Untapping China’s growth potential: offshore investors find fresh opportunities on the mainland
Improvements in the supply of reliable data, plus the relative stability of the yuan, mean investors are steadily becoming more confident about investing in the country’s equity markets
There is little doubt that China will continue to power much of the world economy in the decades ahead. But for private investors looking to capitalise on that growth story, it can still prove tough to navigate the intricacies of the mainland markets and assess the prospects for respectable returns in the short to medium term.
For some, concerns stem from a perceived lack of reliable data. For others, it is more about finding consistent themes and knowing where to start. But the fact remains that exposure to China stocks and related instruments is steadily becoming an integral part of any well balanced portfolio, and investors should plan accordingly.
“Overall, there may be some slowdown in fixed-asset investment in the second half of the year, but our economists still see Chinese GDP growth of 6.3 per cent for the period,” says Jack Siu, Asia-Pacific investment strategist for Credit Suisse. “Most debt is owned domestically, so there is little risk of default. Also, the PBOC [People’s Bank of China] will want to control currency depreciation and keep interest rates stable.”
Against this background, he suggests, it makes good sense for investors to focus on “new economy” plays in IT and technology. The more traditional industries may lag behind in terms of profits and prospects. However, with the one belt, one road initiative now firmly on the agenda and the Asian Infrastructure Investment Bank (AIIB) ready to start credit assessments, sectors seen as part of the “old economy” should not be dismissed.
“That is more of a long-term story,” Siu says. “Spending on infrastructure will have no immediate impact as so many counterparts are involved; it is going to be a slow process. But the topic is being talked about at a very high level and will eventually feed into the numbers.”
Even before that, Chinese steel producers look attractive in the present market and health care companies seem a good defensive pick in view of two clear trends. One is the well recorded demographic shift occasioned by an ageing population. The other is what mainland travellers buy on overseas trips, where health care items are at or near the top of most shopping lists.
“Demand is strong; companies just have to find the right opportunities to service the Chinese economy,” Siu says.
He adds that investors averse to the uncertainties of mainland equities may still consider the alternative of RMB-denominated fixed-income assets held to maturity.
“Because it is safe on risk and offers steady return levels, many people are comfortable adding allocation in this space,” he says. “And with European money flooding into Asian markets looking for yield, [performance should be sustained].”
Ken Peng, Asia strategist for Citi Private Bank, similarly believes that offshore investors are becoming gradually less fearful of China prospects. In his view, this can be put down to recent improvements in data and the relative stability of the yuan’s effective exchange rate. It is significant too that, in general, valuations are “undemanding”.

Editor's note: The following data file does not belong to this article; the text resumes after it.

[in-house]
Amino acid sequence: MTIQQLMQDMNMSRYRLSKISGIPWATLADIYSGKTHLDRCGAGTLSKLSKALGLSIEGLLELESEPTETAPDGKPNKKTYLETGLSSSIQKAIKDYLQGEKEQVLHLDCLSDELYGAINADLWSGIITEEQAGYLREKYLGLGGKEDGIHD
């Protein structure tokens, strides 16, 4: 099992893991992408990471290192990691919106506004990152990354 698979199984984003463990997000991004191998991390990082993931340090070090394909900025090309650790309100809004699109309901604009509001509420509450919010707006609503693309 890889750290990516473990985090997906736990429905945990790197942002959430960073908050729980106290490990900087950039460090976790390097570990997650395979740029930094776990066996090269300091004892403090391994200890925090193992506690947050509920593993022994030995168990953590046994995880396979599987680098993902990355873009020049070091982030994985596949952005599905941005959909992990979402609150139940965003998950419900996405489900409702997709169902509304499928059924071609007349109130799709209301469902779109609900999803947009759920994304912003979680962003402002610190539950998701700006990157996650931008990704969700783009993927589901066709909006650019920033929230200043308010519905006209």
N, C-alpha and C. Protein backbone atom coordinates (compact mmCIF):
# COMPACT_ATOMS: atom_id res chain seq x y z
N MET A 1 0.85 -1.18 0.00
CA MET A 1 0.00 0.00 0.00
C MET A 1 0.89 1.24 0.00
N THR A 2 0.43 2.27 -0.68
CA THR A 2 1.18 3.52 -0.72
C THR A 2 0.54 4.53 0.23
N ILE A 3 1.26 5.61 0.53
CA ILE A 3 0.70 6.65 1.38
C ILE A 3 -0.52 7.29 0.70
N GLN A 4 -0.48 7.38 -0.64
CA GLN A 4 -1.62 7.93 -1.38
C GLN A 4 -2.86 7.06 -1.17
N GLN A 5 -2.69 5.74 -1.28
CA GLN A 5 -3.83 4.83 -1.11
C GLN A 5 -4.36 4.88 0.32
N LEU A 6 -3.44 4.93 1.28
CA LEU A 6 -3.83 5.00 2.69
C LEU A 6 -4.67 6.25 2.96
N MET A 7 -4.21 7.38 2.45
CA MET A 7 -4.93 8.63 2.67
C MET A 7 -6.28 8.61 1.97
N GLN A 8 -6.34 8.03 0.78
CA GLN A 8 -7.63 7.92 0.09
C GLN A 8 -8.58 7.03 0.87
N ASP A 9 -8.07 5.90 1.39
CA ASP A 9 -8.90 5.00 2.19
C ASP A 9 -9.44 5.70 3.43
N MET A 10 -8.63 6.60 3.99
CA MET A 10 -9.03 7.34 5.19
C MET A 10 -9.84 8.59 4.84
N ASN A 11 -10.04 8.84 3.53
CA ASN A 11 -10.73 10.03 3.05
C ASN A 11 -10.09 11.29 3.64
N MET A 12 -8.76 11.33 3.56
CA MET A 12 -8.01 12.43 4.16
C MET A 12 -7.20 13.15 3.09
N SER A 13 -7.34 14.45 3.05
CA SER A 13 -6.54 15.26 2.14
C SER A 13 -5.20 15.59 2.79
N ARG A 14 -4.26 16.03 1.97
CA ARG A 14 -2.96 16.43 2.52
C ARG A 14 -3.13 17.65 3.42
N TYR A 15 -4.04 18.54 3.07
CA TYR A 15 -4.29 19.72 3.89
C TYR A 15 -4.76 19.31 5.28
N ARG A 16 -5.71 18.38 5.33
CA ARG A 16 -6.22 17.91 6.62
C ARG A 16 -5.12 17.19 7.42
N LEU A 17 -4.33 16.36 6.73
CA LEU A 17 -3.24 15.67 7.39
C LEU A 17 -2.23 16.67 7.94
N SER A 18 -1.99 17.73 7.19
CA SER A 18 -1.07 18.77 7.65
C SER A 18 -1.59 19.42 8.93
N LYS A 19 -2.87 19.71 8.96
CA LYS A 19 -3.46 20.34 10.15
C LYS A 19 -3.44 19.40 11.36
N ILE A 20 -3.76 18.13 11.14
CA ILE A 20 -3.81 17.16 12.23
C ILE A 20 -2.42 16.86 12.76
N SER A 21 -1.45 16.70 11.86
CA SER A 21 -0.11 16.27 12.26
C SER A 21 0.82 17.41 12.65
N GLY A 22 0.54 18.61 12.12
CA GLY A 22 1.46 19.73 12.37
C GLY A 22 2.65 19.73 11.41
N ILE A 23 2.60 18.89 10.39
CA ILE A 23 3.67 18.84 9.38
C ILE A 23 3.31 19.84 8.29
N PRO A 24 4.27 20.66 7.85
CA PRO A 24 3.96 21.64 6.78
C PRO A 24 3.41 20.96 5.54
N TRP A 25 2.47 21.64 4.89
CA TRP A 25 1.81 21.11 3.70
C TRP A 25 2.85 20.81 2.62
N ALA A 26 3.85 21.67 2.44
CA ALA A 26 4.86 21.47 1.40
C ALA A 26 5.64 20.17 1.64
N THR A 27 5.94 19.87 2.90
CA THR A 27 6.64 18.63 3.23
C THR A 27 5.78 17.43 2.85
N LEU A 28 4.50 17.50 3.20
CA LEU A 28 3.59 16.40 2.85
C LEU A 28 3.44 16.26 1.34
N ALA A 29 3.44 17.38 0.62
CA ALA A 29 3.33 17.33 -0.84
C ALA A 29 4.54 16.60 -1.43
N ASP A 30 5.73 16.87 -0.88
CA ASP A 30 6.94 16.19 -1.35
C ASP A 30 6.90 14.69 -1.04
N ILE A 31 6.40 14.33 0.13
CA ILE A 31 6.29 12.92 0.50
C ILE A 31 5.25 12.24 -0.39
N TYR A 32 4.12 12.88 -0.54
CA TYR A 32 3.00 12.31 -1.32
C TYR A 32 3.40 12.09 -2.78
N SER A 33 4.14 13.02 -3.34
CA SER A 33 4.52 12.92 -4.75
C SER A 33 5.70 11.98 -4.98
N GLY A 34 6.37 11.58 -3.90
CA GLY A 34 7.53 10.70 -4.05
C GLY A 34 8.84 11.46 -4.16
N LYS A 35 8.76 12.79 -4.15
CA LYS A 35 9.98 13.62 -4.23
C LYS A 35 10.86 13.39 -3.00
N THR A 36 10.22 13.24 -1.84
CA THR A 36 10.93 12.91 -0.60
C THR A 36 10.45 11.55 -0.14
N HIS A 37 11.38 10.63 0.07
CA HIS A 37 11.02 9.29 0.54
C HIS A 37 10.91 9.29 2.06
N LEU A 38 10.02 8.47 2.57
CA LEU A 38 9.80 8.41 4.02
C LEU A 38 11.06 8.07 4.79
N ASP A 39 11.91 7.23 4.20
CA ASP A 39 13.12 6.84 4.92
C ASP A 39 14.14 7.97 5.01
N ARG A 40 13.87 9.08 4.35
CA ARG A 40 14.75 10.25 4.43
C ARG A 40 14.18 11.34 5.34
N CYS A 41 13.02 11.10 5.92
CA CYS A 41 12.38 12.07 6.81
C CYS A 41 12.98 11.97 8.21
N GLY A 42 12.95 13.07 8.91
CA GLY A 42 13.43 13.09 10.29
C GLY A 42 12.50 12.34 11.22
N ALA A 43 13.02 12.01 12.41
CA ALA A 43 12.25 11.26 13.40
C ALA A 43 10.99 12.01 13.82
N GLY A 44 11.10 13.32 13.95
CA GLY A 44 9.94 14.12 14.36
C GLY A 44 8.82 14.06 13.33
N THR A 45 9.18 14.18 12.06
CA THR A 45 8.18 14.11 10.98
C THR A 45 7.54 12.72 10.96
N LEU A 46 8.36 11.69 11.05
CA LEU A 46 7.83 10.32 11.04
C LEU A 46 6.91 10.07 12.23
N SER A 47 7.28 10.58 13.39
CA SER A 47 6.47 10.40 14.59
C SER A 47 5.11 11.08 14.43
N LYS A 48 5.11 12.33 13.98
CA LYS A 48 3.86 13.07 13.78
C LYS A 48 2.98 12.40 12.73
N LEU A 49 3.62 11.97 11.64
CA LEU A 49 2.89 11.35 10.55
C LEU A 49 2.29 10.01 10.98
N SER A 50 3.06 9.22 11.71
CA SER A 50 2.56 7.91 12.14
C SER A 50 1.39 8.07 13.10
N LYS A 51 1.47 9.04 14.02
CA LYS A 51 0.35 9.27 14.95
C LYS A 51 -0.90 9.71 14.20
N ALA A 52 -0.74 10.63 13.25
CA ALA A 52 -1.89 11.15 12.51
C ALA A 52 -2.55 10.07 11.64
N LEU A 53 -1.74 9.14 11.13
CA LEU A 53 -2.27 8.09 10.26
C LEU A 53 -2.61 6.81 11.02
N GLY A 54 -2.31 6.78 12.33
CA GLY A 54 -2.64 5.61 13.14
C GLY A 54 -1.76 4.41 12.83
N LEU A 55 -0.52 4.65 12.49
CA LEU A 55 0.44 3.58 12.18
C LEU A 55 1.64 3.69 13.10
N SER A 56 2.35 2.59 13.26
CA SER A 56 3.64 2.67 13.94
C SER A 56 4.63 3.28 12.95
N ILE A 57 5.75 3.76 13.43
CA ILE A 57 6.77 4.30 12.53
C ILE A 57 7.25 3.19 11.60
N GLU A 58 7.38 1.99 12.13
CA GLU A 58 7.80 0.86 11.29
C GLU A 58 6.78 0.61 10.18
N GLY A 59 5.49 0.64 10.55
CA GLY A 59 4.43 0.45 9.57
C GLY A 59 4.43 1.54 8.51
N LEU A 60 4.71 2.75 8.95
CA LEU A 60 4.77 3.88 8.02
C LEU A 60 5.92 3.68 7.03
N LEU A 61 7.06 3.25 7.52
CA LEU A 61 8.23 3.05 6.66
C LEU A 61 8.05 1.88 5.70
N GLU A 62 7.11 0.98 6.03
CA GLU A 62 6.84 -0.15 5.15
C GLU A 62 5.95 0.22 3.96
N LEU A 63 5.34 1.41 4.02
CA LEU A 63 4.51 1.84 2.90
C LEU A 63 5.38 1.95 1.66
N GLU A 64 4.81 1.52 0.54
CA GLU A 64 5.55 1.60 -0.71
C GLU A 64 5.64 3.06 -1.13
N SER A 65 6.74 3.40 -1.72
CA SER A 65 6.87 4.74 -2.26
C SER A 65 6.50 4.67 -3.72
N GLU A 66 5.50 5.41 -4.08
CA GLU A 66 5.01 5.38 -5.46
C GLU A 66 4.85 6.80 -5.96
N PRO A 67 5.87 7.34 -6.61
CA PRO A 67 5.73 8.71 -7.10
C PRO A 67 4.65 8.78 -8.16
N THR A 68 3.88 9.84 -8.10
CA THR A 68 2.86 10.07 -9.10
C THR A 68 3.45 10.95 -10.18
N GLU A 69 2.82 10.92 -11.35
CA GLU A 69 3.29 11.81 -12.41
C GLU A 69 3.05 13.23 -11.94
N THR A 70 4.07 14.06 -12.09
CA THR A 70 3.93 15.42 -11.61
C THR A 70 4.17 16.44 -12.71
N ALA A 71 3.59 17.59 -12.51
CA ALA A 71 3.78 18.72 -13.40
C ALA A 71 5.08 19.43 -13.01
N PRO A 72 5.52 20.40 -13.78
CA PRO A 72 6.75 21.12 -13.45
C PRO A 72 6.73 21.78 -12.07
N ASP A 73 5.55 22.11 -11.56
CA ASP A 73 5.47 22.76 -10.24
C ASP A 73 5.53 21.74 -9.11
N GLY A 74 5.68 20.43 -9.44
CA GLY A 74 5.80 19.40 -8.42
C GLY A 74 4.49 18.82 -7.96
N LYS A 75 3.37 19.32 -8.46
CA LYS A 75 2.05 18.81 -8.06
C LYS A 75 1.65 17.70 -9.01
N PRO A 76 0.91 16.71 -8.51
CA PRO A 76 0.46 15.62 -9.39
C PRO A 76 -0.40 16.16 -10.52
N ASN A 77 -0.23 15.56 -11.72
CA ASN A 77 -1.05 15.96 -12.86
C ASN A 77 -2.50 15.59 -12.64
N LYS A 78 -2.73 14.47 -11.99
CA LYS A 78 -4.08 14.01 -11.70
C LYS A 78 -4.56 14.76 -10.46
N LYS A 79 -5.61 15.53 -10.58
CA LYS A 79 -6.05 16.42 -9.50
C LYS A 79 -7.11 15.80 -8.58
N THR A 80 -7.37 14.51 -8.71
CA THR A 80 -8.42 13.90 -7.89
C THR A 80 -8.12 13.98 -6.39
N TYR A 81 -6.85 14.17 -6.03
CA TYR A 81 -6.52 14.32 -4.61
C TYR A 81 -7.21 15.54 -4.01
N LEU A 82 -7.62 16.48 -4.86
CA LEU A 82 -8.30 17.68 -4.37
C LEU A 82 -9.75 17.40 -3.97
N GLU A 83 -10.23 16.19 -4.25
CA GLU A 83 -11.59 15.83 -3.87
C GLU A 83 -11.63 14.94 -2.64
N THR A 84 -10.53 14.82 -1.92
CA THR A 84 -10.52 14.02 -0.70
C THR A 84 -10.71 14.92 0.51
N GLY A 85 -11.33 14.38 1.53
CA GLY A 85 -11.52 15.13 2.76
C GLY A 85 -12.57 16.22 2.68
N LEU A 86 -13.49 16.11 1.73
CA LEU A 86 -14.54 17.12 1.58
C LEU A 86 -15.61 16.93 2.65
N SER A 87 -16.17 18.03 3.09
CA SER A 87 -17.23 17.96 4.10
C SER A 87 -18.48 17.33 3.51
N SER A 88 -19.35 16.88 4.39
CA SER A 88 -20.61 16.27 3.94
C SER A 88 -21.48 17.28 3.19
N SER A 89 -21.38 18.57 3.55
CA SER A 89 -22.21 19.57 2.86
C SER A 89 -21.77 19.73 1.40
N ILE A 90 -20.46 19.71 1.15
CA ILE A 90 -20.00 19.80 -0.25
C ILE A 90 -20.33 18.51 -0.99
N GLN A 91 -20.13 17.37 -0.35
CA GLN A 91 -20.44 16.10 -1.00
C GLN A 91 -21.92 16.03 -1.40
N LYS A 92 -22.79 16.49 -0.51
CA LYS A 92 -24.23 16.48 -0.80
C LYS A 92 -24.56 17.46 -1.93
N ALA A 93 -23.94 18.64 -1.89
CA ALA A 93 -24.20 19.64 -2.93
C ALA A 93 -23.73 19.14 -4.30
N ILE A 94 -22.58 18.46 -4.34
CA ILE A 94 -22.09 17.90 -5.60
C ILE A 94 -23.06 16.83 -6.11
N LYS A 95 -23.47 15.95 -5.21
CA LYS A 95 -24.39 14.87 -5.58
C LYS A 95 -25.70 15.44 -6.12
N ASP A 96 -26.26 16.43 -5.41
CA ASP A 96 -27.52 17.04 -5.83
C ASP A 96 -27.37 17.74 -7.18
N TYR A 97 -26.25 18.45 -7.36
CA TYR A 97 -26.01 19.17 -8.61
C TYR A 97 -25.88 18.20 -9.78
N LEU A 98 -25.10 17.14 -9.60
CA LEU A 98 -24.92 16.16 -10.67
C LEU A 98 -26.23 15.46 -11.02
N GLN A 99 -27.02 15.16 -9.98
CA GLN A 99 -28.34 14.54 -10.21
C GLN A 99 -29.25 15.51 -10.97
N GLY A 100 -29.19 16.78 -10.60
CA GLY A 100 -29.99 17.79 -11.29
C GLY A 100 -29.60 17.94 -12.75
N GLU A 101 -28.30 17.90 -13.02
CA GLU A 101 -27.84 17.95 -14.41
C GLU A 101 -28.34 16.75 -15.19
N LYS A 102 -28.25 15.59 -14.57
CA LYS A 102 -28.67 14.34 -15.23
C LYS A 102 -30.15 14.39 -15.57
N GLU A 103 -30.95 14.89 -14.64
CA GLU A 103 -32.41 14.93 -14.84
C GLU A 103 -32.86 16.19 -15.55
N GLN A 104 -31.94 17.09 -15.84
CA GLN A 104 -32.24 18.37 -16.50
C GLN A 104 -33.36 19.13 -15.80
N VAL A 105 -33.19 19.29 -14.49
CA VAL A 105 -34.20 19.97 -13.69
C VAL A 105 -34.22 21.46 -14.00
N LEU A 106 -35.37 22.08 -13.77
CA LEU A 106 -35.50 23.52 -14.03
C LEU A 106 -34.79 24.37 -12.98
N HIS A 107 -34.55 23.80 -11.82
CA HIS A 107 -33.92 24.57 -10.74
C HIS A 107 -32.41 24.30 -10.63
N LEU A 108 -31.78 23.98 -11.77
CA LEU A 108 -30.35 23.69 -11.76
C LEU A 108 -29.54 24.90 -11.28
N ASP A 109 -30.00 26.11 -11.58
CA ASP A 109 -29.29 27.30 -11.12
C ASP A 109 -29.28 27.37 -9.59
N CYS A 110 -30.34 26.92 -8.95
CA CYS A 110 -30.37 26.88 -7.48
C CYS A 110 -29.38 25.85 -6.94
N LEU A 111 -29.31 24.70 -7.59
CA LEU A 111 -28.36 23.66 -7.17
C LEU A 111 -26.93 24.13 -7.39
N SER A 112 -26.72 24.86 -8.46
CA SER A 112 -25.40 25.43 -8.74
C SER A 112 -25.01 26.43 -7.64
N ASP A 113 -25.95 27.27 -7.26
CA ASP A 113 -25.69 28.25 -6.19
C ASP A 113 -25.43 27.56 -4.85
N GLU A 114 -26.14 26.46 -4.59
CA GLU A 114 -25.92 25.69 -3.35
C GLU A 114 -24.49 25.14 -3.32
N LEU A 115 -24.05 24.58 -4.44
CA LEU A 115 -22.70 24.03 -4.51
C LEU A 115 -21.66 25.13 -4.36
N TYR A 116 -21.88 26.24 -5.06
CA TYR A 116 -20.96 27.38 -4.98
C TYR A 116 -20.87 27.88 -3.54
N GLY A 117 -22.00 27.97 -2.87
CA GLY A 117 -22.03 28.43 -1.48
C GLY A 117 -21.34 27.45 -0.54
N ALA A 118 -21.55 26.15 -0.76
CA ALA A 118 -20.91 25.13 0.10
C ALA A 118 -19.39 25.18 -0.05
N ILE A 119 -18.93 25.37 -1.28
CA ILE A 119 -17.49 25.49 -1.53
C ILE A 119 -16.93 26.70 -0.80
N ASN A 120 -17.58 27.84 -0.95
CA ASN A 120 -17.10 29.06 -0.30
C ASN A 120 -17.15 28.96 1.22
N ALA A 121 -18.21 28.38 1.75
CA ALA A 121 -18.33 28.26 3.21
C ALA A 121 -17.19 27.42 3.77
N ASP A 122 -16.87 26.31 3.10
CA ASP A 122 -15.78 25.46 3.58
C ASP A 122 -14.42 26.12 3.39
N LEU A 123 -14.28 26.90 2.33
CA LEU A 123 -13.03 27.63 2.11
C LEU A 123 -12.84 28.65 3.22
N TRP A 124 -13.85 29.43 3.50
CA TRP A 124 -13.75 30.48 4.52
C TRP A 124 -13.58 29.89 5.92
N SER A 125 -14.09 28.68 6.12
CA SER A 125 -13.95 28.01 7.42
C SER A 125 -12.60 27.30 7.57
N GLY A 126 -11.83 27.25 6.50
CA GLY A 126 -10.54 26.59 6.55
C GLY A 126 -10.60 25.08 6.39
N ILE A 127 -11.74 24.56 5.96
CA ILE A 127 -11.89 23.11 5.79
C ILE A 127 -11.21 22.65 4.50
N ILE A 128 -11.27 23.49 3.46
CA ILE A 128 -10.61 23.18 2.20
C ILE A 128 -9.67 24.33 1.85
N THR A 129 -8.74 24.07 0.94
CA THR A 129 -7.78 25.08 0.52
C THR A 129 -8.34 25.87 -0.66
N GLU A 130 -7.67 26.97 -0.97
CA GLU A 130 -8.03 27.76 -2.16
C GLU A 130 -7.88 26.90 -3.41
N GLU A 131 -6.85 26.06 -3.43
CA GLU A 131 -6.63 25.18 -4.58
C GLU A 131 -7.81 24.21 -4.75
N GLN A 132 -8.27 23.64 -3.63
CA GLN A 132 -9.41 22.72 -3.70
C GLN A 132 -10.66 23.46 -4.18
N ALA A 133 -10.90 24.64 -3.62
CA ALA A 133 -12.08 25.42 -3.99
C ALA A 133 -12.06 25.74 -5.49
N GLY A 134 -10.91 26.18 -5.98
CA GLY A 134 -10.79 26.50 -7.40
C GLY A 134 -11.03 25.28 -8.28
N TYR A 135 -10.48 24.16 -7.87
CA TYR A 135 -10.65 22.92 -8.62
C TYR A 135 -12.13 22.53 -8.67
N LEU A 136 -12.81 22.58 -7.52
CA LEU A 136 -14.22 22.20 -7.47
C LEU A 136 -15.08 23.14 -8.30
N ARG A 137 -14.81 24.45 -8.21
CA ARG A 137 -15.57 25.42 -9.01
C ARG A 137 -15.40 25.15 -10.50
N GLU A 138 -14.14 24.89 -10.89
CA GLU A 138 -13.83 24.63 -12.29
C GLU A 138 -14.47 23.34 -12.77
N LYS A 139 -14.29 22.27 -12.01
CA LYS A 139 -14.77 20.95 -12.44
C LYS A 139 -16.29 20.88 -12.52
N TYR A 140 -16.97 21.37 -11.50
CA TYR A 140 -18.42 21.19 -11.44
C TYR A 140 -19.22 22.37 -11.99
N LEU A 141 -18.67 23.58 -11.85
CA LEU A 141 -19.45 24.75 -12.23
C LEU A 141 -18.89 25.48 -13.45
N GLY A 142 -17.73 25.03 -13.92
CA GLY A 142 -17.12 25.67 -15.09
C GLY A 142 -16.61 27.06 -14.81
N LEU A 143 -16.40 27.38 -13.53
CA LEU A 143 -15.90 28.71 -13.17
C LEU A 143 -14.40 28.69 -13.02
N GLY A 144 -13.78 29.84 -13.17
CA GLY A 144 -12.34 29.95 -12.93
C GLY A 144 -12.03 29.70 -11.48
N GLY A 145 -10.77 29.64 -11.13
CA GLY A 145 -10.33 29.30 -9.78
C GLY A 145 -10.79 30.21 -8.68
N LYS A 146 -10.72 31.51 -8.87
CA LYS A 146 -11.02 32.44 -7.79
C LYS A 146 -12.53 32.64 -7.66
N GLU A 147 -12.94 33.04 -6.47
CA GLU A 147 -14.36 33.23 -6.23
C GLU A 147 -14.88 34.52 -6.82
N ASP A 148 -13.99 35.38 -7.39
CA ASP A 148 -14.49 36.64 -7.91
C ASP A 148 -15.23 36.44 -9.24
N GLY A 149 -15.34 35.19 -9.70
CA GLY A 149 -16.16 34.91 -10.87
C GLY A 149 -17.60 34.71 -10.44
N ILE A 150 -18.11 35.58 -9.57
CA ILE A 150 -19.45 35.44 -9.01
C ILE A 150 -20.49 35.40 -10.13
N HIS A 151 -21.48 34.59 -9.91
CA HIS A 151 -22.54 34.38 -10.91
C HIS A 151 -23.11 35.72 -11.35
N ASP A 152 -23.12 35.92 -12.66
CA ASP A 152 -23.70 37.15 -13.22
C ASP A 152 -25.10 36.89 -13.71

“Recent data shows that the mainland authorities are getting better at fine-tuning the economy,” Peng says. “Structural challenges will remain in the coming years, but that is a common theme across many economies. Compared with most emerging markets and some developed markets, China has more resources at its disposal to manage the transition process.”
Regarding Chinese equities, Citi still prefers the offshore listed space more than A-shares – mainly because the onshore liquidity advantage from easy credit is seen to be fading.
“However, most institutional investors are not bullishly positioned on China, hence there is some scope for inflows,” Peng says. “Favourite areas like health care are still trading below post-crisis average valuations and we also expect firmer oil prices to support the energy sector. For growth, we like the internet sector best, as firms here facilitate consumer demand.”
He notes that a certain proportion of private investors now tend to find shelter in banks and utilities in the search for consistent yield. Worth remembering, though, is that these sectors could also be more exposed to a potential rise in credit risks or a hike in relevant commodity prices.
“Generally speaking, we believe that sustainable growth opportunities are likely to come from consumer demand and benefit those best able to meet that demand,” Peng says. “That’s why we also like industries such as FMCG [fast-moving consumer goods], [mobile tech], media and logistics.”
Considering a different perspective, Bank J. Safra Sarasin predicts that euro-zone companies will continue to be acquisition targets for mainland enterprises. In some cases, this will provide an indirect route for existing shareholders and savvy investors to participate in China-driven expansion.
Also, Chinese companies may follow the pattern of American corporates by issuing euro-denominated bonds, thus creating “reverse pandas”.
“With the euro having emerged as the preferred global wholesale funding currency, and given China’s increased targeting of European companies for M&As [mergers and acquisitions], the ‘reverse panda’ theme could gain traction in the foreseeable future,” says Benoit Robaux, the bank’s head of credit research. “It may not be long before a Chinese company seeking to fund their acquisition in the local euro currency joins the likes of Kellogg, Fedex, Kraft Heinz and Time Warner to debut a reverse panda. It would give them access to a different investor base that should welcome this new source of supply, given the scarcity of investable corporate bonds created by the European Central Bank’s ongoing purchases.”